Tidrow and Wilcox were also spring bloomers. Tidrow started last year in Reno, then was promoted to Wichita, where he had a so-so 8-6 year. Now, at 25, he has come of age. He is also one of those rare pitchers who becomes more effective when he is fatigued. "I throw a sinker," he says, "and for some reason the more tired I get the more the ball seems to sink."
The secret of Wilcox' success is not exhaustion but anger. He has been pitching "mad" all season because his former manager, Sparky Anderson, spoke slightingly of his "velocity" when he traded him to the Indians. If there is anything a pitcher is sensitive about it is his velocity. So the madder Wilcox gets, the harder he throws. He has now established quite a ferocity-velocity ratio.
In Perry, for whom they traded Sam McDowell, the Indians have a canny veteran who already has won seven games. Perry is also arousing the sleuthing instincts of American League umpires, for it has long been suspected that he puts more on the baseball than his fingers—hair oil, perhaps, or Vaseline. Perry accepts periodic investigations with equanimity. "Every four days," he says, "I expect to be visited out there."
The happiest newcomer of all may be young Bell, who is the son of Gus Bell, the fine outfielder for Pittsburgh and Cincinnati in the '50s and early '60s. Bell had been an infielder all his baseball life until this spring, when Aspromonte moved him to right field to make certain he had a place in the lineup. Aspromonte believes he has superstar potential. At least he looks like one.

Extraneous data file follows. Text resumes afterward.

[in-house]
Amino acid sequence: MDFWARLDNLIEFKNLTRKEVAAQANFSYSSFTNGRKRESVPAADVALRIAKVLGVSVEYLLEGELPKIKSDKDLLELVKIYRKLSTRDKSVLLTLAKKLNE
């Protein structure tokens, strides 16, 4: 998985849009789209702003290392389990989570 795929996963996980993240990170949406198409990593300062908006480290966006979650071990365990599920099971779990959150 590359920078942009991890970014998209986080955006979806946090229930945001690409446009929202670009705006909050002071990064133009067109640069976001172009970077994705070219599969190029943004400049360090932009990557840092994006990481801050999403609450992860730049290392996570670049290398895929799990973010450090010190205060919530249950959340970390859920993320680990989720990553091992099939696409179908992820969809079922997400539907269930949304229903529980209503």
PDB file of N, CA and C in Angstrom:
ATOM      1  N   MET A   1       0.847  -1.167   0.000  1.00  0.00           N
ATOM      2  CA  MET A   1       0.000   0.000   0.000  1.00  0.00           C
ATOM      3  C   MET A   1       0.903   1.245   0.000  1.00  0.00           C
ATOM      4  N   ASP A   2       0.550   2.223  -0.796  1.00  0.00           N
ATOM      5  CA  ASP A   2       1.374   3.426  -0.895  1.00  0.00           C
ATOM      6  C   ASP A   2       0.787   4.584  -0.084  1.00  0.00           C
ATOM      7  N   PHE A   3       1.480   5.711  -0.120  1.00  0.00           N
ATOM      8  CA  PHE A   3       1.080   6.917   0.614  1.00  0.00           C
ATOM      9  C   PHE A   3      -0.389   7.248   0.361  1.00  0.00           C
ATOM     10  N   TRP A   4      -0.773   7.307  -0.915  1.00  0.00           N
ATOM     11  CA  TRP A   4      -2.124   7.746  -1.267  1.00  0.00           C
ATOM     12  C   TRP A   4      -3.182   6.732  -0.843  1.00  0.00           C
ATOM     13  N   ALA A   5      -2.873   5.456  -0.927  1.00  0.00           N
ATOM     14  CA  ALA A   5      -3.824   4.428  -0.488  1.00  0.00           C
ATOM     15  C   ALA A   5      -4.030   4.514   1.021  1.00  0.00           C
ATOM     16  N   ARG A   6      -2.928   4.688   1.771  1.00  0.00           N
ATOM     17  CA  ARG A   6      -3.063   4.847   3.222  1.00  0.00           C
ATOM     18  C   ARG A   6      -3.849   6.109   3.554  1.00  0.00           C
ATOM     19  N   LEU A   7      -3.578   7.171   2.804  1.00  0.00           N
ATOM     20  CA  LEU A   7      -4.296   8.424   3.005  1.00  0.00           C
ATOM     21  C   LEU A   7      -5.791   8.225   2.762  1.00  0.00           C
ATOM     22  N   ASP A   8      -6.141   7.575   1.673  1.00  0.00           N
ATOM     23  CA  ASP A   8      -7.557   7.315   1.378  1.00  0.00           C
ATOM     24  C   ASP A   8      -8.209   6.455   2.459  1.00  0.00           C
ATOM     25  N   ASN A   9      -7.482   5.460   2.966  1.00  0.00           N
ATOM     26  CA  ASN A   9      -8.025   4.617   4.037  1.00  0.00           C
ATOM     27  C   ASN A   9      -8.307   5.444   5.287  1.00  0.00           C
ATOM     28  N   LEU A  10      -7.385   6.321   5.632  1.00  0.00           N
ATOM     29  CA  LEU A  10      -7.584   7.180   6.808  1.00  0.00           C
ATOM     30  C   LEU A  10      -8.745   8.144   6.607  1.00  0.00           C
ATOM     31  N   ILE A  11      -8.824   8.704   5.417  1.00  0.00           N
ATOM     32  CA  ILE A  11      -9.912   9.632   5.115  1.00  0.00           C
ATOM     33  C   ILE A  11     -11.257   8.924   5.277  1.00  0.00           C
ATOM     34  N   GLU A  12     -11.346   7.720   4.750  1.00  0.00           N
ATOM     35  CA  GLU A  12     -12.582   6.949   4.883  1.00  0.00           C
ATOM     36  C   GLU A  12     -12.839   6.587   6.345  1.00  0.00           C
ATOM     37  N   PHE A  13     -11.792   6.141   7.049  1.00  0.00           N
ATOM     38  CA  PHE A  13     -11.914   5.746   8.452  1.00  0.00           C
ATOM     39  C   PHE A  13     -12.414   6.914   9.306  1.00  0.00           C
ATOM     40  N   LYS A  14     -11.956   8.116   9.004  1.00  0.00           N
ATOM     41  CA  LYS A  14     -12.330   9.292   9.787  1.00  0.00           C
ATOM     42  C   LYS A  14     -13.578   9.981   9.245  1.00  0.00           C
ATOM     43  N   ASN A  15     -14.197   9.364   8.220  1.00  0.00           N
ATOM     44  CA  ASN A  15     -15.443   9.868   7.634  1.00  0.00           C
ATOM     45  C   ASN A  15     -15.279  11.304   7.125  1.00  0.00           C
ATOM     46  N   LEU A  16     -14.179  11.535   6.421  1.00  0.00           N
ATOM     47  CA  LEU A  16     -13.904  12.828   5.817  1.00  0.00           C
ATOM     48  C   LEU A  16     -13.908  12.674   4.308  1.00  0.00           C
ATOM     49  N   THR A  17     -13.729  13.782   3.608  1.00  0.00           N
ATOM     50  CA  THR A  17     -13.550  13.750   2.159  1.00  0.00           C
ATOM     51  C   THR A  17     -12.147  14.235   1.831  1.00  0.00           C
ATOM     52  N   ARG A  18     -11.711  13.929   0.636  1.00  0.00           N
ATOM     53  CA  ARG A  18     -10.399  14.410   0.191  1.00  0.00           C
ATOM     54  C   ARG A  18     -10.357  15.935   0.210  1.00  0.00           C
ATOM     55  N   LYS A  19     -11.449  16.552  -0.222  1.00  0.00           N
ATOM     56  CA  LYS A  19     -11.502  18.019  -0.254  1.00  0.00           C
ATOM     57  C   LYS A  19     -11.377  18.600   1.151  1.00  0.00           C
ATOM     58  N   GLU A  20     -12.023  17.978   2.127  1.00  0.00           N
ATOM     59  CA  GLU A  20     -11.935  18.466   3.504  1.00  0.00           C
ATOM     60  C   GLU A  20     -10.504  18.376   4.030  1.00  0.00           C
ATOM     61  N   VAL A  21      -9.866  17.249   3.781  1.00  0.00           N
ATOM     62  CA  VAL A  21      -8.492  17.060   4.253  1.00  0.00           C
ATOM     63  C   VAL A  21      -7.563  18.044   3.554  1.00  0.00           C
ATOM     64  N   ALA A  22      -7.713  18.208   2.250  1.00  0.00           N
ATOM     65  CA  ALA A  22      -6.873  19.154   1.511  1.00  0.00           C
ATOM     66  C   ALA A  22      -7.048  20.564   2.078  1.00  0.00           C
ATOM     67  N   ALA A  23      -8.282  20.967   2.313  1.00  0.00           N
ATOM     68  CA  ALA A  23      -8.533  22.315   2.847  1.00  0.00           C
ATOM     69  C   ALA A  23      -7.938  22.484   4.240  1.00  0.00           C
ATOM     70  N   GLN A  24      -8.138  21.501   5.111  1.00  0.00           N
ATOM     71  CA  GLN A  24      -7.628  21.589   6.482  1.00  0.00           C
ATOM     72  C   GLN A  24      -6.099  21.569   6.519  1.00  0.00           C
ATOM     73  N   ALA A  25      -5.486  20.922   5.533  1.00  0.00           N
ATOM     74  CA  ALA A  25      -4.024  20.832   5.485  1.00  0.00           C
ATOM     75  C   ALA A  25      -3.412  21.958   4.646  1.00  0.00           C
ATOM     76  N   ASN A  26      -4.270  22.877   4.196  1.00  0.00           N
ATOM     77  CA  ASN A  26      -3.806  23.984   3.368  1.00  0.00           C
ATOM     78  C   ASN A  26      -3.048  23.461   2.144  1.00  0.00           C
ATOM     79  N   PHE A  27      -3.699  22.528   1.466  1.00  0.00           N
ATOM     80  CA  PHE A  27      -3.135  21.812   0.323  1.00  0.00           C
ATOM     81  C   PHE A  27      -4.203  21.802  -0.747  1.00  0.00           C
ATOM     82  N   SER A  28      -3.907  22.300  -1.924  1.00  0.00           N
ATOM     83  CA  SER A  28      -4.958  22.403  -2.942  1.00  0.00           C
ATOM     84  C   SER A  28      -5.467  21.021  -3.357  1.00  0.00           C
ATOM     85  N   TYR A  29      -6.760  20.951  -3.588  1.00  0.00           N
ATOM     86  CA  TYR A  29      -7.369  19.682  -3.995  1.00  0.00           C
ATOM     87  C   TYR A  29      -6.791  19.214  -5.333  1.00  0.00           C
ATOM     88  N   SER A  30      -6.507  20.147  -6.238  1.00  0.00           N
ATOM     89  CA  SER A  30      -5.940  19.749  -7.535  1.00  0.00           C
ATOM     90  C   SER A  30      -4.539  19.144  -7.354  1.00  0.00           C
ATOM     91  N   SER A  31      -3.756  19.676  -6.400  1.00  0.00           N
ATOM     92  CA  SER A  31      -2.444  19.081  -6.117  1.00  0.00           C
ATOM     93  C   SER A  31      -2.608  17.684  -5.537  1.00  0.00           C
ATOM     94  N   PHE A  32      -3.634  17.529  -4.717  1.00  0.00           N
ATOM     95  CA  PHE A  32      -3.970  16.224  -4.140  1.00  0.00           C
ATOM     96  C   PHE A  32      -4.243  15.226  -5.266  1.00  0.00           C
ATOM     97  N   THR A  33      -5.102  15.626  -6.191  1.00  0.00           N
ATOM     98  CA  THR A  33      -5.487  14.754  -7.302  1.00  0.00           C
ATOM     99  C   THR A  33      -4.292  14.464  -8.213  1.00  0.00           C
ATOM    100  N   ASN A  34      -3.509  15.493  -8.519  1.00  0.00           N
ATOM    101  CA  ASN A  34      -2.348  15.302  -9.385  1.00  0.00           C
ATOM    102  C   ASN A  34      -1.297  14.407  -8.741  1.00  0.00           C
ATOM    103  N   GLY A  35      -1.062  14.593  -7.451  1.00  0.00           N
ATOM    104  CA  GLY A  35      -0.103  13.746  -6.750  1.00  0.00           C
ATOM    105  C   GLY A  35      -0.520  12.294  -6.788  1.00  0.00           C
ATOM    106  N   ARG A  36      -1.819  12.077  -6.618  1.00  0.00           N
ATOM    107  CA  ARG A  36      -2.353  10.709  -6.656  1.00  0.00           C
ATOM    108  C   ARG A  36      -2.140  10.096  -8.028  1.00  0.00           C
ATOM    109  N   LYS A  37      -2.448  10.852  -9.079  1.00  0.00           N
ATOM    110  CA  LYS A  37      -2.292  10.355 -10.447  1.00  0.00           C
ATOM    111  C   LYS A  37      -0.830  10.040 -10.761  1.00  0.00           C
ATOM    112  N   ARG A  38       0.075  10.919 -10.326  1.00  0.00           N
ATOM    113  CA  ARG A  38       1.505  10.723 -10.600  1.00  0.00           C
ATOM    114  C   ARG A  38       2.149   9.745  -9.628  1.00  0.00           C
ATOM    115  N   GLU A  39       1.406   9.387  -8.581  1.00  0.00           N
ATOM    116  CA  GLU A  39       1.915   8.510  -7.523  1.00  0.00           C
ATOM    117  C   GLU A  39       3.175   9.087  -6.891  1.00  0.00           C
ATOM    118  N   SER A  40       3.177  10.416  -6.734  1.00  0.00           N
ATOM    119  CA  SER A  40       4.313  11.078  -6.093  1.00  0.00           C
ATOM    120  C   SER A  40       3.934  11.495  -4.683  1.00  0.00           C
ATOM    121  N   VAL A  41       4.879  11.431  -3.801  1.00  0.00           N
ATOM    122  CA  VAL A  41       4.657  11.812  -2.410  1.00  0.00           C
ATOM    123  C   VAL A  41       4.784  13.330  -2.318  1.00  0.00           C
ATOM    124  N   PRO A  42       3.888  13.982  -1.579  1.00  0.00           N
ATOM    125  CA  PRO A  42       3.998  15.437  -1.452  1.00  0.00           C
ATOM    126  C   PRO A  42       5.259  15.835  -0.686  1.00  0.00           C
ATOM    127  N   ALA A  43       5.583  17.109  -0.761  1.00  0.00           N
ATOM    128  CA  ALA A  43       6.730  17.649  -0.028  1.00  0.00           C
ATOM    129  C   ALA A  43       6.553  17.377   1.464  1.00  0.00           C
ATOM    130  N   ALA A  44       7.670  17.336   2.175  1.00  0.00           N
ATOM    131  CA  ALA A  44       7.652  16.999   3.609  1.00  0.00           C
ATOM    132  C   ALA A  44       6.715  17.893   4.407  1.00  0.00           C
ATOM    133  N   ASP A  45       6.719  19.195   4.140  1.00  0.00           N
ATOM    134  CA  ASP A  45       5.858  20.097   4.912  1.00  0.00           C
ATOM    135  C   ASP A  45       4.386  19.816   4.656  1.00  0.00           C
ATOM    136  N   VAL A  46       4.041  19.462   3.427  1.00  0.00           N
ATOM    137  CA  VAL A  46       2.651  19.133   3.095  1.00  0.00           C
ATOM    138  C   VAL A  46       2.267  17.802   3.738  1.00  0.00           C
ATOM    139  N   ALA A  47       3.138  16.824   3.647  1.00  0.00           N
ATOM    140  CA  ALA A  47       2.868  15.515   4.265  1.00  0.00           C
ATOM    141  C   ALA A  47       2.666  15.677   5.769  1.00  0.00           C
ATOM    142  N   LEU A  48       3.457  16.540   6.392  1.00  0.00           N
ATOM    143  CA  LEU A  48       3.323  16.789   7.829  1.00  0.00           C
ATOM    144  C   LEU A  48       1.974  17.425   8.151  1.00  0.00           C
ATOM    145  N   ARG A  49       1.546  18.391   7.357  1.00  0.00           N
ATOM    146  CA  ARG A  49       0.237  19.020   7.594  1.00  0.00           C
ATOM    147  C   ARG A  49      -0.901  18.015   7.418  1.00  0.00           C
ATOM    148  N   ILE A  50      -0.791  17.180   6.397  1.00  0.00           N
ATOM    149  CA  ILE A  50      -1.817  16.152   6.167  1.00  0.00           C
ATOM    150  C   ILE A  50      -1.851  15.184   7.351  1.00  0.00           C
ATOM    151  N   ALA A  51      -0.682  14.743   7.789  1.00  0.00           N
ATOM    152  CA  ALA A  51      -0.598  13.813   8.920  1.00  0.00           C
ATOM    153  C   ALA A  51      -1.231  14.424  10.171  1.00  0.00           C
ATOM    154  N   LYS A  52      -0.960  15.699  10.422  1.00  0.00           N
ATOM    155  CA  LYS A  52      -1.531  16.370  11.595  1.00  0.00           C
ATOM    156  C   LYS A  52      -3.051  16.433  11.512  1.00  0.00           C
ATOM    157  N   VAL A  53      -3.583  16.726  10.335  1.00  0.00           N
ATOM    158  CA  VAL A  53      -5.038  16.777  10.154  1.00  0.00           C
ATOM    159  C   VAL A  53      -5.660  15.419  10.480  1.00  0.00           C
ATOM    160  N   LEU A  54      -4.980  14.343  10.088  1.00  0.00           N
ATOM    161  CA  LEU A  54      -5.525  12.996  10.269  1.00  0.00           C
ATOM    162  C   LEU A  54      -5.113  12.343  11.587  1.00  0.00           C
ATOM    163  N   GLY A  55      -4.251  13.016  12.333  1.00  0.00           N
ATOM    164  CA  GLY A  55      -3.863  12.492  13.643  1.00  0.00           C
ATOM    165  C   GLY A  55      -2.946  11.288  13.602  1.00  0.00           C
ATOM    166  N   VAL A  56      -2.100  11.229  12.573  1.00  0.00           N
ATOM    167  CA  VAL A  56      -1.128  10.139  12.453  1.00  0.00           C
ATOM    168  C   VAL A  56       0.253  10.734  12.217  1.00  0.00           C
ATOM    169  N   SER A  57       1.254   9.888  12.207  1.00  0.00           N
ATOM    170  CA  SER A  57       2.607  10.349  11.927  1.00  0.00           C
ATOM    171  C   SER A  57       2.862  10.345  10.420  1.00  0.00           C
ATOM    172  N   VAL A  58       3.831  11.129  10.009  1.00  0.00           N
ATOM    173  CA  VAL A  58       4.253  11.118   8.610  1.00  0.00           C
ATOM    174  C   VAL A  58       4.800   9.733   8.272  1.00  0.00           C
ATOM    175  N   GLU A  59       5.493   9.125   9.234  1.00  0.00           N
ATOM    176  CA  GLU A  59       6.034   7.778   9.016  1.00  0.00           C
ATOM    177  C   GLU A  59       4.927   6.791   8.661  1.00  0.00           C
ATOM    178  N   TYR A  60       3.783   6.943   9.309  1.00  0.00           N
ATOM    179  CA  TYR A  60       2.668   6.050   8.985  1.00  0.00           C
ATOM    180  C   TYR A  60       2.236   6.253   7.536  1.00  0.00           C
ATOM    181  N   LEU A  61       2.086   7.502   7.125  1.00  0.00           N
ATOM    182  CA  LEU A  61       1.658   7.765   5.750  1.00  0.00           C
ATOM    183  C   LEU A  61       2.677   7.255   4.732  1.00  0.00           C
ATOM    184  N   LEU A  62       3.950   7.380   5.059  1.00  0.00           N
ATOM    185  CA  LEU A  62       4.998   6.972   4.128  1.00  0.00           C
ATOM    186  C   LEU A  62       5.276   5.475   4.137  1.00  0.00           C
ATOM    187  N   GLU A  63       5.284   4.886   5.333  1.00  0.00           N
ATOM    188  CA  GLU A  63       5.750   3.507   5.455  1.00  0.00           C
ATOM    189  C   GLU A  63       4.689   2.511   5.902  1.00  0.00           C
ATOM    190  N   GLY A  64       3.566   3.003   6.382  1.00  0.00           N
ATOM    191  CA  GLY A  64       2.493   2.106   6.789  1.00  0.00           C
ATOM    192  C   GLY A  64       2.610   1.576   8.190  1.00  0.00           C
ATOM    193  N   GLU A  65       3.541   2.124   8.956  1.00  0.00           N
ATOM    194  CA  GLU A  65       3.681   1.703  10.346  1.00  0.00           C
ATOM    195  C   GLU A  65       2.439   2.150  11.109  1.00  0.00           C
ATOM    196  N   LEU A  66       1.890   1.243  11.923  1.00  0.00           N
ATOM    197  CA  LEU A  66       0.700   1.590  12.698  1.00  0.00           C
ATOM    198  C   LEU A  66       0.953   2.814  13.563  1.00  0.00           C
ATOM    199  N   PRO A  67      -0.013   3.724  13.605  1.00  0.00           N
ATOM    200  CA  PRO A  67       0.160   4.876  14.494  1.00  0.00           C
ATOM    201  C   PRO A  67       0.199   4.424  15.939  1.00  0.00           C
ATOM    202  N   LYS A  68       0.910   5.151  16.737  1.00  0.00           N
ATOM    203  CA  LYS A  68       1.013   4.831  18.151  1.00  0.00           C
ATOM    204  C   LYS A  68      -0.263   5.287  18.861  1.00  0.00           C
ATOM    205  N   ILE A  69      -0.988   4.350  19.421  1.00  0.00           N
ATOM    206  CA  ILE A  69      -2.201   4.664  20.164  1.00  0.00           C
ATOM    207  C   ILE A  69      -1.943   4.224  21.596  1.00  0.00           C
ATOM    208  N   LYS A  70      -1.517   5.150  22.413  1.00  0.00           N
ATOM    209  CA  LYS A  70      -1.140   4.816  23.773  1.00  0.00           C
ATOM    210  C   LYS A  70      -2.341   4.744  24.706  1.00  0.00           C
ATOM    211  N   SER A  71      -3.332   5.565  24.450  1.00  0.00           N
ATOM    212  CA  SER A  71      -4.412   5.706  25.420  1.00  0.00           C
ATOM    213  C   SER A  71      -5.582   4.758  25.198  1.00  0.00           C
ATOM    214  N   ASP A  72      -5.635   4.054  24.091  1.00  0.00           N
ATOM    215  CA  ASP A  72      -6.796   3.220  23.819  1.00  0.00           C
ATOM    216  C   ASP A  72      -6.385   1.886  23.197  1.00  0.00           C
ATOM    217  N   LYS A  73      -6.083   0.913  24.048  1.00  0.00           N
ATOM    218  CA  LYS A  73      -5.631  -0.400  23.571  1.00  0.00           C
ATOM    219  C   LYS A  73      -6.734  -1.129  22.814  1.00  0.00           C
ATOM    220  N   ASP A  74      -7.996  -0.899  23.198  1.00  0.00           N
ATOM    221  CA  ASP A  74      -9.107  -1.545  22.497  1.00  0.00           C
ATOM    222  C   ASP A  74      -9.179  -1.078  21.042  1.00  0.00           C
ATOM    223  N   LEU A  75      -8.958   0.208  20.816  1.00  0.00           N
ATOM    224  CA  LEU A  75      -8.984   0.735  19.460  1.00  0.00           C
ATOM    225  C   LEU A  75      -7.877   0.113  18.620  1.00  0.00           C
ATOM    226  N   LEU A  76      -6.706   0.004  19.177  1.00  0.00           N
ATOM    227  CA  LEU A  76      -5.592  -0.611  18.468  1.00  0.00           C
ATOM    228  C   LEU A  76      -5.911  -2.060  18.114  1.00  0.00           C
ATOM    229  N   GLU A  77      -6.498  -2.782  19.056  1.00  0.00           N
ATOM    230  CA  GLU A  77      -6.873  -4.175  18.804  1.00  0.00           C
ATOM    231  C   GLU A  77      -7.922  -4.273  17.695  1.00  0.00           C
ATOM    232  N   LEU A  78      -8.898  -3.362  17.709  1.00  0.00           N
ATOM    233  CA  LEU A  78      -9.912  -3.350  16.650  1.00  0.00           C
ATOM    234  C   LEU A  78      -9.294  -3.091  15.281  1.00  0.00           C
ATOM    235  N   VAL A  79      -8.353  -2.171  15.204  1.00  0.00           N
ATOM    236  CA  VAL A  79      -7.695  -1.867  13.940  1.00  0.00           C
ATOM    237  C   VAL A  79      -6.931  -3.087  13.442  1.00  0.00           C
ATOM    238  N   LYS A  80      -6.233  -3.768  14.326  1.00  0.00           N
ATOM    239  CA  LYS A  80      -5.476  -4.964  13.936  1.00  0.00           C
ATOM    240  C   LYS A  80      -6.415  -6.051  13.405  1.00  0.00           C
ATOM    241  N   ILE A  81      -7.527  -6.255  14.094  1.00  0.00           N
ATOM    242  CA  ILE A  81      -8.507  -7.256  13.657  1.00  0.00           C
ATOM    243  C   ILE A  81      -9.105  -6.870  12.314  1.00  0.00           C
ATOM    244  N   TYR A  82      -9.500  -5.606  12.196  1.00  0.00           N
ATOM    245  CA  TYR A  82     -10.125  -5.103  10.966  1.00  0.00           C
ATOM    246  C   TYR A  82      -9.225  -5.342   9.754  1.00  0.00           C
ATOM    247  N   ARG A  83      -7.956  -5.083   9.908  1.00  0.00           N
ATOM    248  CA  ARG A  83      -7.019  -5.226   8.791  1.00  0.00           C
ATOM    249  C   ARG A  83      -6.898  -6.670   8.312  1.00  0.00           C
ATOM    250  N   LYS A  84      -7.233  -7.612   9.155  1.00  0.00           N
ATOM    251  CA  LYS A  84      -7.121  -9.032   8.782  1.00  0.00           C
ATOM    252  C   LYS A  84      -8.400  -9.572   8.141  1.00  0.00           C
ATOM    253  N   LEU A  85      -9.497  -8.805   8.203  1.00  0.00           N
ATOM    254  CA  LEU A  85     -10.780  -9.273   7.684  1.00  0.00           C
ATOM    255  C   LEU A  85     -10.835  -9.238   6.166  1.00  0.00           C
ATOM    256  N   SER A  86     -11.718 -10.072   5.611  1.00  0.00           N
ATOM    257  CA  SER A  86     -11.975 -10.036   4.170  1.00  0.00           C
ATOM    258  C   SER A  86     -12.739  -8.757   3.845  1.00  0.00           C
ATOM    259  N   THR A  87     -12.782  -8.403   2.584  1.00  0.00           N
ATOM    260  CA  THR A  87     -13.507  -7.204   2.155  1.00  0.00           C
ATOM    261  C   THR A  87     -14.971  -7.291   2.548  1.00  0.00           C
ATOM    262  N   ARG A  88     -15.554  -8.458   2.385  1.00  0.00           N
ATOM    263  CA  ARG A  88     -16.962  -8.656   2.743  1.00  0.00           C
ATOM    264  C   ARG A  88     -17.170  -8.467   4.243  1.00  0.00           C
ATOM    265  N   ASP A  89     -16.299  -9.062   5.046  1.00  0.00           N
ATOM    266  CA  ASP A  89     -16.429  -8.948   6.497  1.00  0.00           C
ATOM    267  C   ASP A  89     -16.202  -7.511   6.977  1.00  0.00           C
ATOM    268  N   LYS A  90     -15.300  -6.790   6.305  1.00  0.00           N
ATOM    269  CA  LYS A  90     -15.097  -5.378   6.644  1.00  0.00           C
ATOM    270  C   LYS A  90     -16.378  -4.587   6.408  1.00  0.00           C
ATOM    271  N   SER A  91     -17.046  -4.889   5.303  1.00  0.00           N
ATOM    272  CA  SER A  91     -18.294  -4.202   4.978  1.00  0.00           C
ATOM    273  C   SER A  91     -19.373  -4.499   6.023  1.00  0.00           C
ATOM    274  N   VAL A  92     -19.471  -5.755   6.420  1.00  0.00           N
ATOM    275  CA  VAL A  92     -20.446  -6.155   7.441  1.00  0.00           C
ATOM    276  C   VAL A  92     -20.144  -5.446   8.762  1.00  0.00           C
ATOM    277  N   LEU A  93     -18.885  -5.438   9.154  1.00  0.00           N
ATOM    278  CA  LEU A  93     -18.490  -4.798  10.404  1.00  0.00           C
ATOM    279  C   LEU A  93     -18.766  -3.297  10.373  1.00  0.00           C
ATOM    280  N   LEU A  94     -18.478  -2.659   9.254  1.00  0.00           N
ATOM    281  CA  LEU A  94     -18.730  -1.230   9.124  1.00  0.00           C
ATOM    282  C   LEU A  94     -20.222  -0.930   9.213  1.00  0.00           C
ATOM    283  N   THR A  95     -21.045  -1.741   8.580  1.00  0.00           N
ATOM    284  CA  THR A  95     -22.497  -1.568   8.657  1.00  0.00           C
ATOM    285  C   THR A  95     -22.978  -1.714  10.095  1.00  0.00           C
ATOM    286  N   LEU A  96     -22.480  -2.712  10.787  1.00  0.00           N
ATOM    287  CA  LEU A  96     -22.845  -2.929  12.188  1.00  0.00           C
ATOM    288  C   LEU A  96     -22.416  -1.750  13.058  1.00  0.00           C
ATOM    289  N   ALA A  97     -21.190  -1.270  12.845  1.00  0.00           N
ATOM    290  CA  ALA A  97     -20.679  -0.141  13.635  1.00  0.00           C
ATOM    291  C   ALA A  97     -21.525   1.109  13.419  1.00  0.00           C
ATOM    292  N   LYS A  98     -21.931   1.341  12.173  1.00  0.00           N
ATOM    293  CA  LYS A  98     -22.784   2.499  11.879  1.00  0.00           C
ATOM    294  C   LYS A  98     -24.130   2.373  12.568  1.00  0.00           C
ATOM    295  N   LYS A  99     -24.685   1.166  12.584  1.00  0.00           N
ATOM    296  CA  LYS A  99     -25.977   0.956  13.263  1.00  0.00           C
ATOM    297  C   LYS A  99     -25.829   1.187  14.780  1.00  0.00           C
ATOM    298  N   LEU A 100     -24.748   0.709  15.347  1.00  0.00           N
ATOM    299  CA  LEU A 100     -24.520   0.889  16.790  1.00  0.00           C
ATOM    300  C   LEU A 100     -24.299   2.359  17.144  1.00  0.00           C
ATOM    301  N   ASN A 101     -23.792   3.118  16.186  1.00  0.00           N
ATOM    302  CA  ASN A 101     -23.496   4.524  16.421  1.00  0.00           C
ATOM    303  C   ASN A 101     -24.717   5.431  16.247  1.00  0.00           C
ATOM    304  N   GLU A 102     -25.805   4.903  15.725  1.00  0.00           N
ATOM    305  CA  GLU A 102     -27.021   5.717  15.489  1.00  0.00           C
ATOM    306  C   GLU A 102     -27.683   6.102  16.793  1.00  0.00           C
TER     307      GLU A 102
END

"Every now and then you see somebody who just looks like a ballplayer," says Aspromonte. "Mantle was one. This kid is another. Tall, blond, well built. He just puts a shine in your eyes. Put that kid on the screen and the girls would go wild."
Bell, who was the American Association's Rookie of the Year in 1971, has not lost his rookie enthusiasm. When he hit a grand-slam home run off Baltimore's Eddie Watt last month, he gleefully applauded himself as he rounded the bases. "I thought I did a helluva job," he said later.
Alex Johnson does not applaud himself when he hits a homer, nor will he suffer the congratulations of his teammates on such occasions, but he is giving the Indians something to shout about. He leads the team in home runs and runs batted in, and he is chasing fly balls and running the bases, facets of the game he chose not to recognize a year ago in California. The hostile brooder of that time has become, relatively speaking, the soul of affability. Not that Johnson glad-hands his teammates or snaps towels in the shower; he simply keeps his distance. "They leave him alone here," says Catcher Jerry Moses, who went to Cleveland with Johnson from the Angels. "That's what he wants." Johnson is not likely to be suspended this season for failing to give his best. He is, in fact, one good reason why the Indians are riding a tide of goodwill in a town that would not have cared much if they had been washed into Lake Erie a year ago.
The fans have not exactly been breaking down the barricades to see the new Indians—so far attendance has exceeded 10,000 only four times in 14 home dates—but Cleveland has had unusually bad weather this spring and it will take time for the people to accustom themselves to a winner. Mileti, ever the aphorist, recognizes that much remains to be done.
"Between every dream and every reality," he says, "there are 2,000 nuts and bolts."
And please hold the mustard on that elephant.